The Invisible Fuel

The Biggest Innovation in Energy is to Go Without It
The cheapest and cleanest energy choice of all is not to waste it. Progress on this has been striking yet the potential is still vast. Improvements in energy efficiency since the 1970s in 11 IEA member countries that keep the right kind of statistics (America, Australia, Britain, Denmark, Finland, France, Germany, Italy, Japan, the Netherlands and Sweden) saved the equivalent of 1.4 billion tones of oil in 2011, worth $743 billion. This saving amounted to more than their total final consumption in that year from gas, coal or any other single fuel. And lots of money is being invested in doing even better: an estimated $310 billion-360 billion was put into energy efficiency measures worldwide in 2012, more than the supply-side investment in renewables or in generation from fossil fuels.

The “fifth fuel”, as energy efficiency is sometimes called, is the cheapest of all. A report by ACEEE, an American energy-efficiency group, reckons that the average cost of saving a kilowatt-hour is 2.8 cents; the typical retail cost of one in America is 10 cents. In the electricity-using sector, saving a kilowatt hour can cost as little as one-sixth of a cent, says Mr Lovins of Rocky Mountain Institute, so payback can be measured in months, not years.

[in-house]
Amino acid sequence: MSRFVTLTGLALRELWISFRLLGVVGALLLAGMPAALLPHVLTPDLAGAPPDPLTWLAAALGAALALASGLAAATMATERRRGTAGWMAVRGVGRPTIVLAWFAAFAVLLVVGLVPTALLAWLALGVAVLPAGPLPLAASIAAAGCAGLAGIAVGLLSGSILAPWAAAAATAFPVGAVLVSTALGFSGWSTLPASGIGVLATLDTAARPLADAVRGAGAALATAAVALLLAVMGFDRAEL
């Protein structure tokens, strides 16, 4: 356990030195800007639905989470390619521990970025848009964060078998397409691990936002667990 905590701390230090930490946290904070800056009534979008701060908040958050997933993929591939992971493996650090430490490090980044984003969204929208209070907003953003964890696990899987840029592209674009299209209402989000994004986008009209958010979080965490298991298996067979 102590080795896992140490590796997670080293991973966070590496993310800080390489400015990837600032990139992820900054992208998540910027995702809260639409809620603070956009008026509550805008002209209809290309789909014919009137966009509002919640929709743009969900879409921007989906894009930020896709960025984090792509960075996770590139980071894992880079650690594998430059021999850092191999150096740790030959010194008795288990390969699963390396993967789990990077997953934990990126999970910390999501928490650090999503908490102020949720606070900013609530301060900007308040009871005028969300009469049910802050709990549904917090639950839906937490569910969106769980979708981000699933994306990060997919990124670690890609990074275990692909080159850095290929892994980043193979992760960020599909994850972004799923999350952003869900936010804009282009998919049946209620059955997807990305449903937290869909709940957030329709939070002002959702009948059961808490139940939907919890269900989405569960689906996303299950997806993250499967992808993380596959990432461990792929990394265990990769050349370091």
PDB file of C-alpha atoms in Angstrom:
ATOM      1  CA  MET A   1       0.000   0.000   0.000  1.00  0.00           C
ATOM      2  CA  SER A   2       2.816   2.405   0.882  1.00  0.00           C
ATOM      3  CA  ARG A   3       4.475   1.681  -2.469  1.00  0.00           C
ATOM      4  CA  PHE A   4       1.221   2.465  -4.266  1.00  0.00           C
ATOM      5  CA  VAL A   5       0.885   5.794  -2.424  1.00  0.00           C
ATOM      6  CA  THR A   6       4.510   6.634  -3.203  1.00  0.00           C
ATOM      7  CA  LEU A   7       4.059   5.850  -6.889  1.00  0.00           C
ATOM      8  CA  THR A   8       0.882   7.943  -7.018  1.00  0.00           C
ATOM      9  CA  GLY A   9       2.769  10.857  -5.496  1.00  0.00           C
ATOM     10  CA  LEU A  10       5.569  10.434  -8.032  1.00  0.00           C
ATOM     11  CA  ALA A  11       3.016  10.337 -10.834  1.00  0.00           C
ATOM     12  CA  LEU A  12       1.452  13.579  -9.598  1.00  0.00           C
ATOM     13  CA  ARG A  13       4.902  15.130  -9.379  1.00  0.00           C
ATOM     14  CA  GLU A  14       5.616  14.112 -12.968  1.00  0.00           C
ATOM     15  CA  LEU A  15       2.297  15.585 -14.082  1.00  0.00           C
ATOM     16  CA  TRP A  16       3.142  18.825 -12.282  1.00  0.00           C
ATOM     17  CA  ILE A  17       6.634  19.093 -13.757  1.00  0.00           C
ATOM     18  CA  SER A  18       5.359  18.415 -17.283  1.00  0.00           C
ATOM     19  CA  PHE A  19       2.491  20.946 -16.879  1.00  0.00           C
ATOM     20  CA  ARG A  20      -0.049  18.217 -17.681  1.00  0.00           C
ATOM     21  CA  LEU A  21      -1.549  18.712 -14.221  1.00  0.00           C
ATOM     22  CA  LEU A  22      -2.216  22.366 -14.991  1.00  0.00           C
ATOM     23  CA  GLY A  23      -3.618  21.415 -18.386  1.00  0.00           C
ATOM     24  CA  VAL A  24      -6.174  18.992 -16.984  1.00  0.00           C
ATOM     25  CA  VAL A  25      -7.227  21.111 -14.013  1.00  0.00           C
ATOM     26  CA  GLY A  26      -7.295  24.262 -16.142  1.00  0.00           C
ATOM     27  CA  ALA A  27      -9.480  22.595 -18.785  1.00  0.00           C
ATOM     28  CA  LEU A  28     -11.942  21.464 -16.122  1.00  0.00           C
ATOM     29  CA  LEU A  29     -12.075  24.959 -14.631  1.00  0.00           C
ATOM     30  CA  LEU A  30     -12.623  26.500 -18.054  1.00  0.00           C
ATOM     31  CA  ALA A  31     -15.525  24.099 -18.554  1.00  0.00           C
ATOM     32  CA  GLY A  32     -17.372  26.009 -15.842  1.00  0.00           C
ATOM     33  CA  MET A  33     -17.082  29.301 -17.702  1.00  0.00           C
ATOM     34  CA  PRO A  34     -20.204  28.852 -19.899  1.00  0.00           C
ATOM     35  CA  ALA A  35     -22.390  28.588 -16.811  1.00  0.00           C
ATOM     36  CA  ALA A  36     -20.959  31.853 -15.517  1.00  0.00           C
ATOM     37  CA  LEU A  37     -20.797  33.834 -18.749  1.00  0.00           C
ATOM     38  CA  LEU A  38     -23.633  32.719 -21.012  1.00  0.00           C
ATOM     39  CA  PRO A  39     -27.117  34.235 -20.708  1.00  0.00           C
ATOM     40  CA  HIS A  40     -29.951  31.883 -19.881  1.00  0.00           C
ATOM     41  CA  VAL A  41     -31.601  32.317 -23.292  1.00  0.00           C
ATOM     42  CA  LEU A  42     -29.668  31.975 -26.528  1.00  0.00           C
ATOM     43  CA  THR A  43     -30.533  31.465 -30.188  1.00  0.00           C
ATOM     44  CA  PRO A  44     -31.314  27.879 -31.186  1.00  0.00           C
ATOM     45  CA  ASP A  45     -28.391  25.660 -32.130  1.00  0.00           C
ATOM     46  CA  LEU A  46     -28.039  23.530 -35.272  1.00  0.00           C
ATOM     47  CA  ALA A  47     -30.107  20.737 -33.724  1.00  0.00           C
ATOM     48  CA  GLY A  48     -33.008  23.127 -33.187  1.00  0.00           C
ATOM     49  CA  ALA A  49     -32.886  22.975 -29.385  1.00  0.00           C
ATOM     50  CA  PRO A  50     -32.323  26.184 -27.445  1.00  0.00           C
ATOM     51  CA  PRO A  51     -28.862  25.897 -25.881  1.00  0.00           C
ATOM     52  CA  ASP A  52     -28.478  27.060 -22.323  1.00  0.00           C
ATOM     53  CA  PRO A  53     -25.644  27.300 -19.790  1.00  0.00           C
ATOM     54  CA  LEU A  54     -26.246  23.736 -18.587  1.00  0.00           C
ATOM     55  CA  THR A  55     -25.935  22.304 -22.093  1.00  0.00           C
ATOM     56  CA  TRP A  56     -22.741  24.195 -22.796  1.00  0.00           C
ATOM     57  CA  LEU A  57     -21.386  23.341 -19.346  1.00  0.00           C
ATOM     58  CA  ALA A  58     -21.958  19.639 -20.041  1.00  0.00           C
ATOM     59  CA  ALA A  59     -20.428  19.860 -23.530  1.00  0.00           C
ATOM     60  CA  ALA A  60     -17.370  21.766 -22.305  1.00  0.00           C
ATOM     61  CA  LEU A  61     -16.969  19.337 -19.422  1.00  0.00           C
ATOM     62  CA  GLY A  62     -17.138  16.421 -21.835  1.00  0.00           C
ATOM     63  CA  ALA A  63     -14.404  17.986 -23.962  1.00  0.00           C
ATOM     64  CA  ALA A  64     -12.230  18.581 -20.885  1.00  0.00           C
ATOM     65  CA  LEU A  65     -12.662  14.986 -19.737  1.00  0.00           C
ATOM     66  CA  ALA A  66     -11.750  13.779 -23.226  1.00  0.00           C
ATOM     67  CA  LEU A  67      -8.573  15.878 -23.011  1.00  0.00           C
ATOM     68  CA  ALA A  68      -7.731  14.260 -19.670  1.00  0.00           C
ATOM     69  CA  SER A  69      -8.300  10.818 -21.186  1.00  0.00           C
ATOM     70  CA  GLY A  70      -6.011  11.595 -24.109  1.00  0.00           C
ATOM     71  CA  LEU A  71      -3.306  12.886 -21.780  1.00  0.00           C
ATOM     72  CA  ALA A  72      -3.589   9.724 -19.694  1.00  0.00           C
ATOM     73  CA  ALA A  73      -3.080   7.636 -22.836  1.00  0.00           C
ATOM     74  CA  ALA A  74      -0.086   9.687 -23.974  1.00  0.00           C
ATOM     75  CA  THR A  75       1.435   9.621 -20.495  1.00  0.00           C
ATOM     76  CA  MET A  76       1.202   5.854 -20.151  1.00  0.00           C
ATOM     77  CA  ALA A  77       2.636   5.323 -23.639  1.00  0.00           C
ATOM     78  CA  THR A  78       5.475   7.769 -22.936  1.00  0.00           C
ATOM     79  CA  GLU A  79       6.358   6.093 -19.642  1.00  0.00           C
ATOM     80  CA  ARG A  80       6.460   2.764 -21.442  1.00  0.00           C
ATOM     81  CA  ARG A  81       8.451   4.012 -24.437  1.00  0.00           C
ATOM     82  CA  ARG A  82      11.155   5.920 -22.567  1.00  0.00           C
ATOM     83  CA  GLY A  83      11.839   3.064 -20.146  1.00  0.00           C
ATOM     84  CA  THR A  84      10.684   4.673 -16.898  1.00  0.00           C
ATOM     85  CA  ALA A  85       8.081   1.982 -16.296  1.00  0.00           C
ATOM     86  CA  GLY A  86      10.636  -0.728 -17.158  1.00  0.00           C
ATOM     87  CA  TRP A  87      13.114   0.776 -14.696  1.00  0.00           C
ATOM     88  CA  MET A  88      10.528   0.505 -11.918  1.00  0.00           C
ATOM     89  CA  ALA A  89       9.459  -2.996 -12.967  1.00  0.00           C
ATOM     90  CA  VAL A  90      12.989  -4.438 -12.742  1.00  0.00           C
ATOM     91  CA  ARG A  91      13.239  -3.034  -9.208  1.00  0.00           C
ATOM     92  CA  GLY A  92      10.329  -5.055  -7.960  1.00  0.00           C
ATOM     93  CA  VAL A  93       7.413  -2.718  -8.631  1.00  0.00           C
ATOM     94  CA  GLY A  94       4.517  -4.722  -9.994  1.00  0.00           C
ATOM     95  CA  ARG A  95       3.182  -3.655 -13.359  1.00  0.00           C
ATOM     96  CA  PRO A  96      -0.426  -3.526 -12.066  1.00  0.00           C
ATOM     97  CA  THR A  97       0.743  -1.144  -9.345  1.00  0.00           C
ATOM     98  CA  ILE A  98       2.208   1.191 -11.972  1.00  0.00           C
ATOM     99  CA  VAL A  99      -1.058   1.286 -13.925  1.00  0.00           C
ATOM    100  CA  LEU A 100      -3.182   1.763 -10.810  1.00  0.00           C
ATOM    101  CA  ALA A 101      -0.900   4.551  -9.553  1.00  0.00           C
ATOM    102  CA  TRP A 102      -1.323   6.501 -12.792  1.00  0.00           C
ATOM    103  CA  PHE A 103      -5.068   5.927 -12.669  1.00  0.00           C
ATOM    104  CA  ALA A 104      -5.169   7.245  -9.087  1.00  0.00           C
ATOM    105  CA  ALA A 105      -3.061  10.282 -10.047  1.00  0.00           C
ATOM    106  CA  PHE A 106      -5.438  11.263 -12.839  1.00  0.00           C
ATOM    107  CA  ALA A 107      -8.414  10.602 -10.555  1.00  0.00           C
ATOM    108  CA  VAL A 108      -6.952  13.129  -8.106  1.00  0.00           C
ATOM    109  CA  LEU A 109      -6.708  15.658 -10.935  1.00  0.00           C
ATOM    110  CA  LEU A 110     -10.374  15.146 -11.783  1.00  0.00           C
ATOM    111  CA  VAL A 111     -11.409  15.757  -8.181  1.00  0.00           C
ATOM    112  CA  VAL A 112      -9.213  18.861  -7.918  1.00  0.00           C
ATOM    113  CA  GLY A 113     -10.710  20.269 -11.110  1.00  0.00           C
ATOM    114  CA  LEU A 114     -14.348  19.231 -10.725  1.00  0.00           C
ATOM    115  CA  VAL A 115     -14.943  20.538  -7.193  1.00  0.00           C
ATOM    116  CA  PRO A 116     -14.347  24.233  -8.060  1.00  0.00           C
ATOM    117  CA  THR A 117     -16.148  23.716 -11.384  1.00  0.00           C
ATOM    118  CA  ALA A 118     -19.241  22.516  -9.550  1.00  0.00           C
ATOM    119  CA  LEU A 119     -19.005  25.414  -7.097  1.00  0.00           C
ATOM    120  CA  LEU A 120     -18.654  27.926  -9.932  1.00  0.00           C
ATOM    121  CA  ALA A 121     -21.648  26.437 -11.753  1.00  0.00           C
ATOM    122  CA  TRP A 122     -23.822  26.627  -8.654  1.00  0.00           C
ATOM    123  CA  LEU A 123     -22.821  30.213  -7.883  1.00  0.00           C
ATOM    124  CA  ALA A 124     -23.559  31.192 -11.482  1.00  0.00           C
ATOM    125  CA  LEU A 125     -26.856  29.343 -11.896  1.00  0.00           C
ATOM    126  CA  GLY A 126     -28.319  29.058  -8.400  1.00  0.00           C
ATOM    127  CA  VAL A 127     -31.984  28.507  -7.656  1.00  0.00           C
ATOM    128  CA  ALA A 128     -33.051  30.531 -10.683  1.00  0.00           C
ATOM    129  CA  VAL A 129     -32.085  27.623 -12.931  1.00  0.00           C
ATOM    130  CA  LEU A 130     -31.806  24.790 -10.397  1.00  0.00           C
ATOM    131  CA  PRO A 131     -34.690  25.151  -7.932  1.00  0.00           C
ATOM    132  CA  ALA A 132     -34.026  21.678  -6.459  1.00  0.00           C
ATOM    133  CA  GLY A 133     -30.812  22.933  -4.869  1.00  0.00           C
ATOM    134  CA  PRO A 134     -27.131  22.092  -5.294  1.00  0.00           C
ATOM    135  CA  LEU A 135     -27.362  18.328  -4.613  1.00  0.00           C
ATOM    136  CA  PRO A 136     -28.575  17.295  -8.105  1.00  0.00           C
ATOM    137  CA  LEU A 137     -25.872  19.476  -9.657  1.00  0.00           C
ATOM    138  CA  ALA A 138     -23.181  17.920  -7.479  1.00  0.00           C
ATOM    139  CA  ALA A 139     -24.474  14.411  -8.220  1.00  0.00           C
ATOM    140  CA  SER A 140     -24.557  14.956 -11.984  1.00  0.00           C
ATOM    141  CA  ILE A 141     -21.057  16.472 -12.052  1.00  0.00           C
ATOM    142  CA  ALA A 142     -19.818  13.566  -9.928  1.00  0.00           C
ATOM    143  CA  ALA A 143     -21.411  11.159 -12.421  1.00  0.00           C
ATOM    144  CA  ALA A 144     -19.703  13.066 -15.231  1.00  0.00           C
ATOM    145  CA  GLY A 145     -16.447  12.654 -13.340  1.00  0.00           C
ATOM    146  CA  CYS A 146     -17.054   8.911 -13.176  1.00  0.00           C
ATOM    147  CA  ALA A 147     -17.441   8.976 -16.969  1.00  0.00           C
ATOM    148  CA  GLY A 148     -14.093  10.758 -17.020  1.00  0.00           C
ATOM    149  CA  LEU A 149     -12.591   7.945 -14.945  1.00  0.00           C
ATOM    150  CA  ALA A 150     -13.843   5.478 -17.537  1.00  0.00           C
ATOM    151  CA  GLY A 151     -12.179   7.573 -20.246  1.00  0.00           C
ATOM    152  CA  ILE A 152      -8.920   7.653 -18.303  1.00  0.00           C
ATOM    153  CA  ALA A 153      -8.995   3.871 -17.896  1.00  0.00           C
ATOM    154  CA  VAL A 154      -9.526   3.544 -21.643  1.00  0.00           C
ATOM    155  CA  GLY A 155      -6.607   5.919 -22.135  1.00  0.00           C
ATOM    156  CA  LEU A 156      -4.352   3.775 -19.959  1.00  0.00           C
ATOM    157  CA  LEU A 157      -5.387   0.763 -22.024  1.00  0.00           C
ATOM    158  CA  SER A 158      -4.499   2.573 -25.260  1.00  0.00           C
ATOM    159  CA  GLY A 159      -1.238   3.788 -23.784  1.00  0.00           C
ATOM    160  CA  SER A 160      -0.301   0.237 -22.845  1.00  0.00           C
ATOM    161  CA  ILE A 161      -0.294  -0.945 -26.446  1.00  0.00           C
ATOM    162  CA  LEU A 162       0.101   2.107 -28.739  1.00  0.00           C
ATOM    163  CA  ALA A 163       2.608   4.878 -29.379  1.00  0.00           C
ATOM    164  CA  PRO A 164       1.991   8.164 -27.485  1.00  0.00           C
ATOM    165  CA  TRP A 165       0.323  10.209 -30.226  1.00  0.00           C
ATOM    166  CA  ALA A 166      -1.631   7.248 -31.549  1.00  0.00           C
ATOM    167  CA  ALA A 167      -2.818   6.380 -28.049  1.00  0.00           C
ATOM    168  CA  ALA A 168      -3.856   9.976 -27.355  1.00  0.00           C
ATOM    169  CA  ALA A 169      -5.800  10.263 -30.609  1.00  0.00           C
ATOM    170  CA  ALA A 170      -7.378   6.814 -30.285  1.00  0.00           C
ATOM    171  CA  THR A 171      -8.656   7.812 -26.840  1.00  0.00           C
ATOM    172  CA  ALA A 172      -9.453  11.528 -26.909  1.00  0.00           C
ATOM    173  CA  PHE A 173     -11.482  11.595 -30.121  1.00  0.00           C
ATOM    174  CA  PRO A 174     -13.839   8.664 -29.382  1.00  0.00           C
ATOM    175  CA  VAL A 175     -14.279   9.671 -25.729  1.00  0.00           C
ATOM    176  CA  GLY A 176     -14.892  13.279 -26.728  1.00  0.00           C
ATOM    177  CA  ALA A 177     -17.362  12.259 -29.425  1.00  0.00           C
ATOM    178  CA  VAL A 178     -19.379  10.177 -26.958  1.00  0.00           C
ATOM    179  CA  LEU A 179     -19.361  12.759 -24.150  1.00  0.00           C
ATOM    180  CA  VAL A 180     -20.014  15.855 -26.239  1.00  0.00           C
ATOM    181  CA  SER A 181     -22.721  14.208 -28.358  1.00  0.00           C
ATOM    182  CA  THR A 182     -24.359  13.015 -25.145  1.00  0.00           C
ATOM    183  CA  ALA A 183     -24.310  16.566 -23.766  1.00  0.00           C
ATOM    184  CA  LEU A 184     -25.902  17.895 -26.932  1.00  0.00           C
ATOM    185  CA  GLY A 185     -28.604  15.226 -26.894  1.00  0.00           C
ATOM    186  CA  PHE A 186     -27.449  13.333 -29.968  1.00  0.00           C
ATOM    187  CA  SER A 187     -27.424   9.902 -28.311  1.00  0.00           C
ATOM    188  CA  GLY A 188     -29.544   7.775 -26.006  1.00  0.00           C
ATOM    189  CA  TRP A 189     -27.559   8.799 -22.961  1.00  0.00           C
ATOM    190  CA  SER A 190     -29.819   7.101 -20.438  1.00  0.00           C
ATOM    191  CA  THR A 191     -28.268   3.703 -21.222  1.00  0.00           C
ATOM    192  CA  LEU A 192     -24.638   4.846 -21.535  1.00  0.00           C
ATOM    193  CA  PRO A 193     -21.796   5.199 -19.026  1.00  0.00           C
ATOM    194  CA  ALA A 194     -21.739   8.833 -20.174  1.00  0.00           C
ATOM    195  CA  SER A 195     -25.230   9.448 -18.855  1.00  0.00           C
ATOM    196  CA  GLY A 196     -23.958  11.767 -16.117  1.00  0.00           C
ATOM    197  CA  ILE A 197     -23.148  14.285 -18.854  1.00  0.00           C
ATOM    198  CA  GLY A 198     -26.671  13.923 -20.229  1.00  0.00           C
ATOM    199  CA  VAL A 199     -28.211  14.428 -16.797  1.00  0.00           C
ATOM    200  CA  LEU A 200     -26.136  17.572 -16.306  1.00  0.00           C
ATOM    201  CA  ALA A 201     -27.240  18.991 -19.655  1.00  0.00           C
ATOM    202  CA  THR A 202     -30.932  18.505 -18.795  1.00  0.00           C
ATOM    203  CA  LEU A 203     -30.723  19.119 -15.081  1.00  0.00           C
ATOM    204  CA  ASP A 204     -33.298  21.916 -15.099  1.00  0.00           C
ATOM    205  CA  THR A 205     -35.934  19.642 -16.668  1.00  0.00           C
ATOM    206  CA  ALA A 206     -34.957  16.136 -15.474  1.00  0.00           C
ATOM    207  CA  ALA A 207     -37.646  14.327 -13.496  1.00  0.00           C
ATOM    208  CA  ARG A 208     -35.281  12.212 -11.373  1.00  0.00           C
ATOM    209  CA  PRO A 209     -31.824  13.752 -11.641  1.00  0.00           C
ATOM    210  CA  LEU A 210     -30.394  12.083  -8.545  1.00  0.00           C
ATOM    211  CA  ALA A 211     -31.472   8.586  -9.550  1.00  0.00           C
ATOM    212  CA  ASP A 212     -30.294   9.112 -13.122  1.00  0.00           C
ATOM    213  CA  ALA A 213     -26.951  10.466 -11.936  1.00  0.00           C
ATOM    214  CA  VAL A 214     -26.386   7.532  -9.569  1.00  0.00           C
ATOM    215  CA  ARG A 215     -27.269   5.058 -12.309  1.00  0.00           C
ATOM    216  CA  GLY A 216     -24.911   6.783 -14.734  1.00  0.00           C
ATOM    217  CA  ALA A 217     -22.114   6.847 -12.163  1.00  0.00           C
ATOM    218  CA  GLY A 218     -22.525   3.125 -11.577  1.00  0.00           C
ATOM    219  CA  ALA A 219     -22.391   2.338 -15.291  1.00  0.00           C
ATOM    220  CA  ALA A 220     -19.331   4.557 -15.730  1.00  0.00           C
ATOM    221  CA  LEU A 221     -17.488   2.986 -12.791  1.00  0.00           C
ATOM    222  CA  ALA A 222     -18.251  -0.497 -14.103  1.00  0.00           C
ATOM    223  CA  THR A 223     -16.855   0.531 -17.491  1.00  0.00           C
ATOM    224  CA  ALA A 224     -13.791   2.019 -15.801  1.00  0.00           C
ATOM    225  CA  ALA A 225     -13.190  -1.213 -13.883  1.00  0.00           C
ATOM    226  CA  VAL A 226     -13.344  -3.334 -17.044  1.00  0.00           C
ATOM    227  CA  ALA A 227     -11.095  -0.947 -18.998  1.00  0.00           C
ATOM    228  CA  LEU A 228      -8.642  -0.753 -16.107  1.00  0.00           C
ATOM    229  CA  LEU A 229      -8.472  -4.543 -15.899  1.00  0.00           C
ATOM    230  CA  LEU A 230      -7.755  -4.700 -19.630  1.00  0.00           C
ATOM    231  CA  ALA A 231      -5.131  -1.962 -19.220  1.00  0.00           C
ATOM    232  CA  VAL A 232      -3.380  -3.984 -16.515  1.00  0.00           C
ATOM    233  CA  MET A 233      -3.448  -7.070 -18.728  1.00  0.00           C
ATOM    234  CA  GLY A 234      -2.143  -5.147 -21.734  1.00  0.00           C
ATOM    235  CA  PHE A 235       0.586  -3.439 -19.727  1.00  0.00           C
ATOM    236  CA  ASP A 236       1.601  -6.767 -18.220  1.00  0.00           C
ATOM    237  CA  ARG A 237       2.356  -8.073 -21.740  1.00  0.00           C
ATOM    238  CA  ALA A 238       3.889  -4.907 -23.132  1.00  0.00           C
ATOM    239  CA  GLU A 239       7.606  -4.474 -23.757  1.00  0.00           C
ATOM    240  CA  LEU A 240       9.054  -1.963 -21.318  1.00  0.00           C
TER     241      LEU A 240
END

The largest single chunk of final energy consumption, 31%, is in buildings, chiefly heating and cooling. Much of that is wasted, not least because in the past architects have paid little attention to details such as the design of pipework (long, narrow pipes with lots of right angles are far more wasteful than short, fat and straight ones). Energy efficiency has been nobody’s priority: it takes time and money that architects, builders, landlords and tenants would rather spend on other things.

In countries with no tradition of thrifty energy use, the skills needed are in short supply, too. Even the wealthy, knowledgeable and determined Mr Liebreich had trouble getting the builders who worked on his energy-saving house to take his instructions seriously. Painstakingly taping the joins in insulating boards, and the gaps around them, seems unnecessary unless you understand the physics behind it: it is plugging the last few leaks that brings the biggest benefits. Builders are trained to worry about adequate ventilation, but not many know about the marvels of heat exchangers set in chimneystacks.

To continue reading this article go to: http://www.economist.com/news/special-report/21639016-biggest-innovation-energy-go-without-invisible-fuel?zid=313&ah=fe2aac0b11adef572d67aed9273b6e55
Source: The Economist
 
 
 
 
 
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The Invisible Fuel

The cheapest and cleanest energy…